How to use an Investment Policy Statement (IPS) to focus on your financial goals

investment-policy-statement-ipsAs another weekend has rolled along, I have, like many people have been tempted to hit the shops and fritter some hard earned cash on frivolous things. Fortunately, I have managed to apply some restraint and am spending my time doing more productive activities which may earn some income in future.

It is important to be consistent and disciplined when you are aiming to achieve financial independence. The road is long and full of many potential pitfalls. One thing for sure is that there are no short cuts as with most financial objectives. Depending on your situation, it is reasonable to assume that financial independence can be achieved in a period of between ten and twenty years. This seems long but time flies and I think the wait is worth it if it means that you will have managed to obtain the choice and freedom to do what you want with your time.

The difficult thing about this process is how do you stay focused on the goal and ensure that you achieve your aspirations. In the corporate world employees have programmes like yearly appraisals by their manager where long and short term SMART (Smart, Measurable, Achievable, Relevant, Time-bound) goals are set.

Here I will show you how you can record your personal investment goals and minimise the probability of being sidetracked along the way. Whether you want to be rich, financially secure or get out of debt, this guide should be useful.

Investment Policy Statement (IPS)

This is where the Investment Policy Statement (IPS) comes in. An IPS is a statement produced by an individual, investor or professional money manager and their client, which outlines their long term objectives in relation to a portfolio or financial situation.

The IPS does not have to be a long or complicated document and has to be referred to regularly to check if the stated objectives are still being followed. Ideally you want the IPS to be carefully thought out at the beginning and comprehensive, so that the goal posts are not shifted when things get tough.

What goes into a good IPS

A well conceived IPS contains a number useful sections. These are not set in stone and can be tweaked where it makes sense:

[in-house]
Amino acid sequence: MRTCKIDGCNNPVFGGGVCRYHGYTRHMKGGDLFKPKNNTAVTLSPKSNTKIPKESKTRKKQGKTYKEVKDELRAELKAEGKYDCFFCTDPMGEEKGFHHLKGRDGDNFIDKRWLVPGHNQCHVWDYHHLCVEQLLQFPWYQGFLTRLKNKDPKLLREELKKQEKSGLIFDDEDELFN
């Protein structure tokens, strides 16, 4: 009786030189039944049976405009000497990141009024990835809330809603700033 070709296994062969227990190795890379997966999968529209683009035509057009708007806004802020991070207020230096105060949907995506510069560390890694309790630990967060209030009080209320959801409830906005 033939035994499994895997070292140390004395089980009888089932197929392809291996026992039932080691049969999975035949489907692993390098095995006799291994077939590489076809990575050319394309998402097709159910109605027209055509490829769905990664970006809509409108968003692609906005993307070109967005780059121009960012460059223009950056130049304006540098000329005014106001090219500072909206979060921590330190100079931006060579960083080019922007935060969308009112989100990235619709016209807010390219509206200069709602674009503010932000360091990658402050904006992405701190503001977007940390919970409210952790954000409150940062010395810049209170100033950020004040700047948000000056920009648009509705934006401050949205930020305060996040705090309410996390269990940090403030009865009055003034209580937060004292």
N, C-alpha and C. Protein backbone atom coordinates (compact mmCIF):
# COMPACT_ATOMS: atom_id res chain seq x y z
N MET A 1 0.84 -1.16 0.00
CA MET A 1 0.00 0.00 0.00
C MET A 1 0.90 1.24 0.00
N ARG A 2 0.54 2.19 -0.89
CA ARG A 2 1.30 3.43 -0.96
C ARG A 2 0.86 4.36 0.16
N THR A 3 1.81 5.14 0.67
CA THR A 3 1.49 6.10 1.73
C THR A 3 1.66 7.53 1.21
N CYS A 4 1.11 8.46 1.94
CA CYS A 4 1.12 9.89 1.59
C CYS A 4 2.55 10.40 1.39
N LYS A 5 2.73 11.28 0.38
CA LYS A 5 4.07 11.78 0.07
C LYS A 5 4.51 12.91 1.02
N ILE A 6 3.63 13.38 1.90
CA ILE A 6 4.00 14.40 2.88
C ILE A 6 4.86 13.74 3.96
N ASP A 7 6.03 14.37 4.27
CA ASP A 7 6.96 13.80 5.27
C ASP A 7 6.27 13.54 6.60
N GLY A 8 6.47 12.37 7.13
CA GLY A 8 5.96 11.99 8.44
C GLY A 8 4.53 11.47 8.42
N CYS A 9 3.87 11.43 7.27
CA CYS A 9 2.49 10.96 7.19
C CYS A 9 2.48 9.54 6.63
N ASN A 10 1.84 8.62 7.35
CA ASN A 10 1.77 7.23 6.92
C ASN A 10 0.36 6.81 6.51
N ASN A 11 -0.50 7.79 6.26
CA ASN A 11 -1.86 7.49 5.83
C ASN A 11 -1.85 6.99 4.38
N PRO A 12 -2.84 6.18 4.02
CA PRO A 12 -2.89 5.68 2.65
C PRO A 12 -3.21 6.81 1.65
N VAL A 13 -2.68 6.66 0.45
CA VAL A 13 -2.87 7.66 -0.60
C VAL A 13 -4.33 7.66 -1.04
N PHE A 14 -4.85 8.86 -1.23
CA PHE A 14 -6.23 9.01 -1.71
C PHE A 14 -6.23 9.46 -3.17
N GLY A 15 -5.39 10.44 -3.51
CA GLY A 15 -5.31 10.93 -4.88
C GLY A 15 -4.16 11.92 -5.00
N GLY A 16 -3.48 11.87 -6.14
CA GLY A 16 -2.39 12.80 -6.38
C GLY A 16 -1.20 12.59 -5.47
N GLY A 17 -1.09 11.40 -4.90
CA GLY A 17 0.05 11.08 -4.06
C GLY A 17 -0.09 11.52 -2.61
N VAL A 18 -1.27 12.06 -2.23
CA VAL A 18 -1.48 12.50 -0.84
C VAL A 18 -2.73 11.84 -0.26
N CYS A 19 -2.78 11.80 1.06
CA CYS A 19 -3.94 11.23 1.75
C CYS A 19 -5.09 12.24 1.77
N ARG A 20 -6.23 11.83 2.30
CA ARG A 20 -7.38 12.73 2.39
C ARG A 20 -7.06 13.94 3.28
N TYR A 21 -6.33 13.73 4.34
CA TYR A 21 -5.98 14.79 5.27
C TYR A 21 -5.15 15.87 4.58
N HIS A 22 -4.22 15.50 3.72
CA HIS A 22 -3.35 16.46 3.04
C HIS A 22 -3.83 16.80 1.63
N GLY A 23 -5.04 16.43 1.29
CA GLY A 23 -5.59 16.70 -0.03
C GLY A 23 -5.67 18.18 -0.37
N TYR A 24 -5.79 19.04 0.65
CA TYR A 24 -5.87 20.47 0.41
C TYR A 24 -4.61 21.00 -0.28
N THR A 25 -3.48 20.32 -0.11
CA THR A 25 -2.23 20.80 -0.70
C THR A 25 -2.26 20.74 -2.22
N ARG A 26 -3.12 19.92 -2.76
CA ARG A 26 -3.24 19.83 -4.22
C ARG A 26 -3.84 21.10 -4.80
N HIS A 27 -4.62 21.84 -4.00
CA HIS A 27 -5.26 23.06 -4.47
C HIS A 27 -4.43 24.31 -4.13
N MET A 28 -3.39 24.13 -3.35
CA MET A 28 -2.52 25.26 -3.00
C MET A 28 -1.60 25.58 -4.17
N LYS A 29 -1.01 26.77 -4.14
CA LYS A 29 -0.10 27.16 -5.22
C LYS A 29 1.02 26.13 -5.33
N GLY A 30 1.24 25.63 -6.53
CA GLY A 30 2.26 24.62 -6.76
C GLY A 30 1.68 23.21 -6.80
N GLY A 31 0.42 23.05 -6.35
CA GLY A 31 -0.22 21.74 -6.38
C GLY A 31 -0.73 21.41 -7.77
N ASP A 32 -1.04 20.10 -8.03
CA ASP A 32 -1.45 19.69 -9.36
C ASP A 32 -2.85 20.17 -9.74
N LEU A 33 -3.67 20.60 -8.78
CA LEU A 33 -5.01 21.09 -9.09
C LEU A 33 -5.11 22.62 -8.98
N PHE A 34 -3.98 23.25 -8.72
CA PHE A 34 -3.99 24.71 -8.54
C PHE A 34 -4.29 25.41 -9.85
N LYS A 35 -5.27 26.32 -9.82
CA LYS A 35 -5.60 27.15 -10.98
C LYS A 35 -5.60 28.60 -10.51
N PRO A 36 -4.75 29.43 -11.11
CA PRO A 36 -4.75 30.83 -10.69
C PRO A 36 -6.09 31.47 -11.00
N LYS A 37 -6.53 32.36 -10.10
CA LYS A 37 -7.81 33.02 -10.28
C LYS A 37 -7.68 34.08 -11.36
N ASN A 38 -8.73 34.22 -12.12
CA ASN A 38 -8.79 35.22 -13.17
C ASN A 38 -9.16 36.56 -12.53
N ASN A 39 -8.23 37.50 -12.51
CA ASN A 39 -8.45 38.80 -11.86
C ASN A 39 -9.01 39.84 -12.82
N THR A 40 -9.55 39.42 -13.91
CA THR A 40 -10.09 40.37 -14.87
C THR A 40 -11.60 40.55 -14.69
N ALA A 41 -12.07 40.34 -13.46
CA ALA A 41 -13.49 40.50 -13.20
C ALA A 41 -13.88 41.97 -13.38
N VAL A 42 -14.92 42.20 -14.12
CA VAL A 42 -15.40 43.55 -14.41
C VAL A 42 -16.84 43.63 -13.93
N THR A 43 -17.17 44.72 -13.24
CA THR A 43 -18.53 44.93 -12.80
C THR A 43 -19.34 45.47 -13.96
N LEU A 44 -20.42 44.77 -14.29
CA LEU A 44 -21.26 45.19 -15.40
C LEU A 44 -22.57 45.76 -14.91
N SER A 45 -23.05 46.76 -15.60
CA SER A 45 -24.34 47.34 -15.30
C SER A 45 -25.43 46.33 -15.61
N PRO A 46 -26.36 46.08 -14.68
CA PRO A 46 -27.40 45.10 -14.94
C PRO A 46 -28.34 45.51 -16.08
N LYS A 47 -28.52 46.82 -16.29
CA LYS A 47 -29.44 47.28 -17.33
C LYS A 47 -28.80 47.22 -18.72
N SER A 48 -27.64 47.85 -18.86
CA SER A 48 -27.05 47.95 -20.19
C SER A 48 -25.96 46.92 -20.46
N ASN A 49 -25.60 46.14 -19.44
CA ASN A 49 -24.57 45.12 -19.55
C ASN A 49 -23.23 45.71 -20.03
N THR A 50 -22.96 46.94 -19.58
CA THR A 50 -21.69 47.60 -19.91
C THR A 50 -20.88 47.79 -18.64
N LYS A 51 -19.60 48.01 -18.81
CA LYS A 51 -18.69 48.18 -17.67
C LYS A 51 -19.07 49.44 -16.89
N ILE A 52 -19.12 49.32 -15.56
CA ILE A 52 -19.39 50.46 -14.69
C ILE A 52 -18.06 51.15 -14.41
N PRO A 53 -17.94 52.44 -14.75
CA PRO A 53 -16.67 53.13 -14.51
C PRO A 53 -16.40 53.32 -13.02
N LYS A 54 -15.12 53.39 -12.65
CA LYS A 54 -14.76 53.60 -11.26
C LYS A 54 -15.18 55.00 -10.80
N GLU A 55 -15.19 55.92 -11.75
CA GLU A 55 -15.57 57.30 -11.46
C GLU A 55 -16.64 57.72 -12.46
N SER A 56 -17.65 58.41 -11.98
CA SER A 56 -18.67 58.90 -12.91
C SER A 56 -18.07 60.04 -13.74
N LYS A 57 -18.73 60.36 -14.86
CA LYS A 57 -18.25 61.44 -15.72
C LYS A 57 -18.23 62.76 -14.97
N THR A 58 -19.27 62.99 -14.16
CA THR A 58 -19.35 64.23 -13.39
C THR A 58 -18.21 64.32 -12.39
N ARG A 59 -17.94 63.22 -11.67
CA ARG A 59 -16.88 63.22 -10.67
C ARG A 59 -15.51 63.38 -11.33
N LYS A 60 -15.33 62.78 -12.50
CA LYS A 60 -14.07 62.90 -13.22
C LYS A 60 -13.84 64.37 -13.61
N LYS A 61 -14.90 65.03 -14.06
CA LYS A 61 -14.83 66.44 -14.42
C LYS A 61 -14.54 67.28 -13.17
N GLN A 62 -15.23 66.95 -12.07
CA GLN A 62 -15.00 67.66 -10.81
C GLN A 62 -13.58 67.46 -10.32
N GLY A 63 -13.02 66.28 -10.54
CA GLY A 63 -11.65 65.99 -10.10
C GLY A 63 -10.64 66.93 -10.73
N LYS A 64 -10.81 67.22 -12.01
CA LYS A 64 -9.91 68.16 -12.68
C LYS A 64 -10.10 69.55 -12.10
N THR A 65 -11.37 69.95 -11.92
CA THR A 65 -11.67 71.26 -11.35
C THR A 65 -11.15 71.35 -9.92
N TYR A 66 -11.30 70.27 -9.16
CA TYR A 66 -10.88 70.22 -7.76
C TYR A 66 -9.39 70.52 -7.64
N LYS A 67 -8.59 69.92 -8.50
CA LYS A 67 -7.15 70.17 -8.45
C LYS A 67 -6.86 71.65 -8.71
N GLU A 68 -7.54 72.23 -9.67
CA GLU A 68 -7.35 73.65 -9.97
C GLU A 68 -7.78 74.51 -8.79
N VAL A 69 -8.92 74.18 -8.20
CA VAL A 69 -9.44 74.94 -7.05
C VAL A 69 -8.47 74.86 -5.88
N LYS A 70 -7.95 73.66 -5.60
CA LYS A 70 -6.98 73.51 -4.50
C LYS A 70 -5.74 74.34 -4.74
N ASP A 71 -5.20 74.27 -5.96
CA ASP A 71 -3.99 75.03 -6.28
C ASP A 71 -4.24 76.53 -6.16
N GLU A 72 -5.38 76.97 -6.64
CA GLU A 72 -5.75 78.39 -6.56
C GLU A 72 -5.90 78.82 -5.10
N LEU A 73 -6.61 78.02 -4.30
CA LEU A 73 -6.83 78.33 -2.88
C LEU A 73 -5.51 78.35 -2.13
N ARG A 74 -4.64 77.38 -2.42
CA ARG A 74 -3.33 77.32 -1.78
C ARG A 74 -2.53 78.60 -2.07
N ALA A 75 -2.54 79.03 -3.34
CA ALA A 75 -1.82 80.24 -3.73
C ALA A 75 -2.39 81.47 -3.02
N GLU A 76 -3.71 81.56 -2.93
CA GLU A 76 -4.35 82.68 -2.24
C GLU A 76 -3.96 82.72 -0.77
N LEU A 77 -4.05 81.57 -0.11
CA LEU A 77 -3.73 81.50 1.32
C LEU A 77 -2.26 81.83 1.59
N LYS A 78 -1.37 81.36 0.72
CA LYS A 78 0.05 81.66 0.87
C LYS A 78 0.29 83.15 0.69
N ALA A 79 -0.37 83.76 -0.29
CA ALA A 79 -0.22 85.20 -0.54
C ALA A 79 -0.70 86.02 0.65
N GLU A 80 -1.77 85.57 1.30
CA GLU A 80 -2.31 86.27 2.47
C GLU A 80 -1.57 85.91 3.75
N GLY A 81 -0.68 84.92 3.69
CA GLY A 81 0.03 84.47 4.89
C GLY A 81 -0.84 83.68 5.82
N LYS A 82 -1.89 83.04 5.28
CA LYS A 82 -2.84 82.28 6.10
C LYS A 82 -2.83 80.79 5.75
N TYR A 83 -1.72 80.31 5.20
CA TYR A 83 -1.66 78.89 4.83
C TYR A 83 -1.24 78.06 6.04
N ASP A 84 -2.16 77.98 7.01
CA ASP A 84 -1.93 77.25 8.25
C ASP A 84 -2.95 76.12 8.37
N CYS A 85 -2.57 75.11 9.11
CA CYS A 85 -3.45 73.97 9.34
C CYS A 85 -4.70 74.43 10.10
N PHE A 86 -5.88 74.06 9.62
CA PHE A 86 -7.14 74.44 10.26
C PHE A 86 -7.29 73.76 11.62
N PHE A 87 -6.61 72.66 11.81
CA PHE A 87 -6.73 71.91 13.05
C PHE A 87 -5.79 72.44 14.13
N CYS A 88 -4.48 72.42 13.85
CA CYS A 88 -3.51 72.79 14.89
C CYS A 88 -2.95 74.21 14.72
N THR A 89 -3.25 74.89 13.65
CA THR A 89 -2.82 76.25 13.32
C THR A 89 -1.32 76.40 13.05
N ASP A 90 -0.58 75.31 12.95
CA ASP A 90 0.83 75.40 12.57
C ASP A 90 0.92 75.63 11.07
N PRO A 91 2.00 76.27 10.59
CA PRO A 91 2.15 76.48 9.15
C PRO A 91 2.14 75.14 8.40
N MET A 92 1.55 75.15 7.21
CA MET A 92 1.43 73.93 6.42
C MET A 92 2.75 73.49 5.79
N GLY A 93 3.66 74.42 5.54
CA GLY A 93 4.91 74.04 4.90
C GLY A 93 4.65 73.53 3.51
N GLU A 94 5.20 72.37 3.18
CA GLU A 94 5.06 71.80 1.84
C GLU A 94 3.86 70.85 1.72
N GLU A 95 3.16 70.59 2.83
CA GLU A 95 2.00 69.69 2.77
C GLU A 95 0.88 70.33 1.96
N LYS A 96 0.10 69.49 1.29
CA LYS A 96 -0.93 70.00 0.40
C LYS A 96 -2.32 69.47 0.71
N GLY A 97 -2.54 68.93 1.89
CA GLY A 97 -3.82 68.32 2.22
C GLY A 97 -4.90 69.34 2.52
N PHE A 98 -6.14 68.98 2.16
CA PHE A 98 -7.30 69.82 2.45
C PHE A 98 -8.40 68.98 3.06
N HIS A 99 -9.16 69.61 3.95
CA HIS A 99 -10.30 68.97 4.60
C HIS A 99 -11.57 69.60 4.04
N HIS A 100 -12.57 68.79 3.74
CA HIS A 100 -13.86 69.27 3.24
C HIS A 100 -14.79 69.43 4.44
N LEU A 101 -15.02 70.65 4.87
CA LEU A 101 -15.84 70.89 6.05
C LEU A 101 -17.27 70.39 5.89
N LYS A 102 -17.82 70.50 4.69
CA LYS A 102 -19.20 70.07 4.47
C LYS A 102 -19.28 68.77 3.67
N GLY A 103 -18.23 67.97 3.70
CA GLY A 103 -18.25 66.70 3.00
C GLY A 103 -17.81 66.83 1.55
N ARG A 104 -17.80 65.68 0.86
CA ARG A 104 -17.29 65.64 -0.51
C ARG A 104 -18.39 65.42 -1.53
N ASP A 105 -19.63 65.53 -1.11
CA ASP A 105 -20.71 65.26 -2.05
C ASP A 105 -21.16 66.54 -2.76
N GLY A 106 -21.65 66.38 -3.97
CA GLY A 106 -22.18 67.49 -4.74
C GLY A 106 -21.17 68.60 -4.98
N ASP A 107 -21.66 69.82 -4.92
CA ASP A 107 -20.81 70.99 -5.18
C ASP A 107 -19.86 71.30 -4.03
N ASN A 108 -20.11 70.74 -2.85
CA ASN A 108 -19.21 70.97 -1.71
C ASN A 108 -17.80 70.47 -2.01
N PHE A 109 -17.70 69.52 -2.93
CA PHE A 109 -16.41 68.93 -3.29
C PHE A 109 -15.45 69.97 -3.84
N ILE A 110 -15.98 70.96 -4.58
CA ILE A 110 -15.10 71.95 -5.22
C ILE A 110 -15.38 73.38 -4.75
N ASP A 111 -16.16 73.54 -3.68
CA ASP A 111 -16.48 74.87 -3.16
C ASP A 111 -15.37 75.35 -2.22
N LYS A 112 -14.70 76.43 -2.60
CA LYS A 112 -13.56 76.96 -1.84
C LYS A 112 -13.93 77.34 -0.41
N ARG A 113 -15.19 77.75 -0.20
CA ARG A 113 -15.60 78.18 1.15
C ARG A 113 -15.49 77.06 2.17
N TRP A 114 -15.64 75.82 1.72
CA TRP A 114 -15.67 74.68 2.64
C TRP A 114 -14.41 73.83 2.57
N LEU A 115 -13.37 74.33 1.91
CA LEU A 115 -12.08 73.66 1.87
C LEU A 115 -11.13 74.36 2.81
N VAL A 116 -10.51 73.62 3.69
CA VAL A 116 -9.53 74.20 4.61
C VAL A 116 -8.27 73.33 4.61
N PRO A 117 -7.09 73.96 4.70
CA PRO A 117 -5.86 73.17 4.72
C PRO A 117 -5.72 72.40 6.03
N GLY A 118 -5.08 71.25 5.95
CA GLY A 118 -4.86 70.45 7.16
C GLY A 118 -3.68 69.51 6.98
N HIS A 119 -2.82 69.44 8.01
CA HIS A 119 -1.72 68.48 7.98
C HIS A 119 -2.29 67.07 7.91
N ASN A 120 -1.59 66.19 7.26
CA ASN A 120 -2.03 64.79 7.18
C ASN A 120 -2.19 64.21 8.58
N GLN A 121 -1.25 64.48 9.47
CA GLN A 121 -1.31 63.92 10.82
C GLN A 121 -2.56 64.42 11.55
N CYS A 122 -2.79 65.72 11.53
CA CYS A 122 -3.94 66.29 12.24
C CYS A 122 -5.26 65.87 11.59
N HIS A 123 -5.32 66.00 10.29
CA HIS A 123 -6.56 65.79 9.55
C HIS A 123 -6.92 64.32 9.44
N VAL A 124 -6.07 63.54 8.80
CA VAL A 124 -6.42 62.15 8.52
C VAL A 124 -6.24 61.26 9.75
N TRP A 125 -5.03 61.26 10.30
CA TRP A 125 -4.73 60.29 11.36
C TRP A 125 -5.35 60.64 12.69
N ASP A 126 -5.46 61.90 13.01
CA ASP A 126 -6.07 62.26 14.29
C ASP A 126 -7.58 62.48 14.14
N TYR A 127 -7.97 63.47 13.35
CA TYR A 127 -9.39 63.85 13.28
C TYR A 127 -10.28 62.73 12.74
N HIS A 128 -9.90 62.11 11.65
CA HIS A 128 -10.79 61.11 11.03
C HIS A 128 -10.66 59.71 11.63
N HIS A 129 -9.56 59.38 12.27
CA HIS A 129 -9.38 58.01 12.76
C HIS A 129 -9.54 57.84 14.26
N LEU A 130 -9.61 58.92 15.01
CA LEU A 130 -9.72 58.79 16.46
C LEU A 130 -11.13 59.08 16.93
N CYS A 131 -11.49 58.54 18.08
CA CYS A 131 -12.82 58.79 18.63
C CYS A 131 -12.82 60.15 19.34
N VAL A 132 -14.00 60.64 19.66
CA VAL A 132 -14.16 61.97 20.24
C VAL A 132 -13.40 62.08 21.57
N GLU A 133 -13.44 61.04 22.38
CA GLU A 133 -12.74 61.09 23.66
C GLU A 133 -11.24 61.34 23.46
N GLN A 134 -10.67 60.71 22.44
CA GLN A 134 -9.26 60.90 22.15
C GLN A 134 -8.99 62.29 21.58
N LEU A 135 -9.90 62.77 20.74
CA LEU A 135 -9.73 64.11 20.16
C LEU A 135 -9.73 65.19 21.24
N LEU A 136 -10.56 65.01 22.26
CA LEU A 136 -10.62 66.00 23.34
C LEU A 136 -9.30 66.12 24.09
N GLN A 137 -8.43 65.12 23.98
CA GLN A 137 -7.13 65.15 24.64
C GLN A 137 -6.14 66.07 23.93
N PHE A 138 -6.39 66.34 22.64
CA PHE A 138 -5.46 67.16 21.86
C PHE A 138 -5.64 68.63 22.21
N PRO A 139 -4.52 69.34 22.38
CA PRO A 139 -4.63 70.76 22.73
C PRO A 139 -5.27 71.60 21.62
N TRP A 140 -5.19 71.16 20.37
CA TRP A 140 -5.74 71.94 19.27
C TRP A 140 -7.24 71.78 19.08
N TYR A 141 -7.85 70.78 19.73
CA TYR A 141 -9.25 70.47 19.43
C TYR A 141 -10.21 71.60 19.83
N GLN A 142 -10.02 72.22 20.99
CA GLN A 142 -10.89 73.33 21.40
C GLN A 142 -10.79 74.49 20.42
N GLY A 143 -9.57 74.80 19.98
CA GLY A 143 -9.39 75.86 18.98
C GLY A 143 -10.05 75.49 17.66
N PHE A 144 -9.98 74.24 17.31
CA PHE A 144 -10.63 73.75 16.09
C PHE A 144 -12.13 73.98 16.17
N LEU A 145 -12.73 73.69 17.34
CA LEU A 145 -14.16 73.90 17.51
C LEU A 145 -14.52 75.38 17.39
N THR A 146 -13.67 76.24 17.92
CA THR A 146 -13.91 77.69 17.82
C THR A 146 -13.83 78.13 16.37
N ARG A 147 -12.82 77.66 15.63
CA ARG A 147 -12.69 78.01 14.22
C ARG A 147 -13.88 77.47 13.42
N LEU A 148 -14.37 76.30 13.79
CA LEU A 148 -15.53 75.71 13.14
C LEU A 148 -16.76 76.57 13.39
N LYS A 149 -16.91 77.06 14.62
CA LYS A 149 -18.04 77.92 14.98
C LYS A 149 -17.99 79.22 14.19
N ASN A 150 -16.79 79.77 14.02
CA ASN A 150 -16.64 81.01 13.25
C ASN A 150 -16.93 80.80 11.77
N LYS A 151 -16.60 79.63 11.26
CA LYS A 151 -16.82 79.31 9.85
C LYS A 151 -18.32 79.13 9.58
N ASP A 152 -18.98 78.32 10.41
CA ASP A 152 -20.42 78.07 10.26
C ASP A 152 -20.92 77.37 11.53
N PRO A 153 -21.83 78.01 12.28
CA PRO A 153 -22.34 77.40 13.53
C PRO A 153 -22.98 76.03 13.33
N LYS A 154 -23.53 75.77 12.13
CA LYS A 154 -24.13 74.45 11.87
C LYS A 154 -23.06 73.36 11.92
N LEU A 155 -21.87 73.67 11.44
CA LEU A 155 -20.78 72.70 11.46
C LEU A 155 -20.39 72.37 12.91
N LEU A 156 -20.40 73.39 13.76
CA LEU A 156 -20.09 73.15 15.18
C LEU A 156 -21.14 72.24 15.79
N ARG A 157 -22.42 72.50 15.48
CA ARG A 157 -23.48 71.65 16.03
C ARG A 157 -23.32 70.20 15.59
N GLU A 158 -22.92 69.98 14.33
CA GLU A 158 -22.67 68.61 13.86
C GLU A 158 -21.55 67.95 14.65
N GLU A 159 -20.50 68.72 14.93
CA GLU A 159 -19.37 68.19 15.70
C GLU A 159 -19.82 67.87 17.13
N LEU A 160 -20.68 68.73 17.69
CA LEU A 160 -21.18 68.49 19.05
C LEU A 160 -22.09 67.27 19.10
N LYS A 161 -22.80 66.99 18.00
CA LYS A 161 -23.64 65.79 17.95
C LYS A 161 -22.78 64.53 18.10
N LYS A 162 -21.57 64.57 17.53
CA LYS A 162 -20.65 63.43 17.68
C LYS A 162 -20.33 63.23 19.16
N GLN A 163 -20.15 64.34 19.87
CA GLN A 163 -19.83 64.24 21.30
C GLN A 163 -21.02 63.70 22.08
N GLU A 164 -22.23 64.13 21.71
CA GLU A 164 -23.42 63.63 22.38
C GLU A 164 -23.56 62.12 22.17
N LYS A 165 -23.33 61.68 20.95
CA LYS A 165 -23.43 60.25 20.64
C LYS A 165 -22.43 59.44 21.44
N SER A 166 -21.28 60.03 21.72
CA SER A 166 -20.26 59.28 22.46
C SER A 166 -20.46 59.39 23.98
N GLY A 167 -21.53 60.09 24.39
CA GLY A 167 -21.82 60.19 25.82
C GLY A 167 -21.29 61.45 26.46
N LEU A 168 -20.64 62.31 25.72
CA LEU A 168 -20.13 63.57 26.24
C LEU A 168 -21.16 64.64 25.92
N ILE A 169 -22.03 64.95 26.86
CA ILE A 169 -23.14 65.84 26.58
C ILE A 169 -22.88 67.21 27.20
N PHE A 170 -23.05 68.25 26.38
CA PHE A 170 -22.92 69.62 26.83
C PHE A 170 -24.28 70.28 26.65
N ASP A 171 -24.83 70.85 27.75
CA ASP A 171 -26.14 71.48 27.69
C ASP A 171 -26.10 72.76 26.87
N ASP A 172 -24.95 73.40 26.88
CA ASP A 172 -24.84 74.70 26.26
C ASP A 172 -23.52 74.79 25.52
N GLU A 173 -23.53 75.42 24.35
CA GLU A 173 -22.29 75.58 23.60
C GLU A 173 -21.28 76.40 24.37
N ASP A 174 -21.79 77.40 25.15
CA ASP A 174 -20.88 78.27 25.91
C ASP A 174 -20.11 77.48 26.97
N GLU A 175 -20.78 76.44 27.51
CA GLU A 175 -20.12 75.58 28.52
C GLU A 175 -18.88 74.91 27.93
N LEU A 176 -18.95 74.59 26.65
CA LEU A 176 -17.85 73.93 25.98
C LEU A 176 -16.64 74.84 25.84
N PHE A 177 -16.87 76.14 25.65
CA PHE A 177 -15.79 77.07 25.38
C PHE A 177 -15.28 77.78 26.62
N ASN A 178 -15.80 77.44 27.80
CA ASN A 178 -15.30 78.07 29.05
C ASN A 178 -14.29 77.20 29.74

1. Investment philosophy – This is all about motivation. It outlines in your own words the approach to investing that you will be taking for example index fund investing or a more dividend focused approach. I also have inspirational quotes by top investors in my IPS here.
  2. Goals – State your specific, time bound and realistic objectives here. For example “I want to clear £10,000 of loan debt by March 2018” or “to raise my savings rate to 33% by April 2020”.
  3. Asset Allocation – Define your asset allocation strategy. For example “to maintain a proportion of bonds equal to my age”. This would mean that a 40 year old would strive to hold a 60% stocks/ 40% bonds asset split in their portfolio.
  4. Funds and accounts – This sets out the specifics of the account types to use and the sorts of investments to use. This depends on what is available in your country. In the UK this can stipulate that only ultra low cost funds should be invested in an tax free ISA provided by a low cost provider such as Vanguard or Fidelity.
  5. Target fund allocation – Specific targets of allocation percentages for individual funds. These should feed into the overall asset allocation mentioned above. For example 25% for a USA fund or 30% for a government bond fund.
  6. Contributions and rebalancing – Define how often you intend to contribute and how much. Also state the rebalancing strategy and frequency.

Case Study and Video

To show how this can be applied we will consider the case of Charles, a 30 year old engineer who has the desire to be financially independent by the age of 43. Due to lack of financial education, Charles has made a mess of his finances but now realises that he needs to turn this around. Fortunately he has managed to clear his debts and is now at a net worth of zero.

To achieve his goal, Charles has to start saving a good proportion of his income (40%+) and regularly invest it in an aggressive low cost portfolio containing 70% stocks, while rebalancing the assets on a yearly basis. He is also encouraged to read up on the top investing books to educate himself about the subject. All this can be incorporated into his IPS. My video below shows how such an IPS could look like:

IPS Template

Click below to access the IPS document showing the case study. You can modify this and use as your own IPS.

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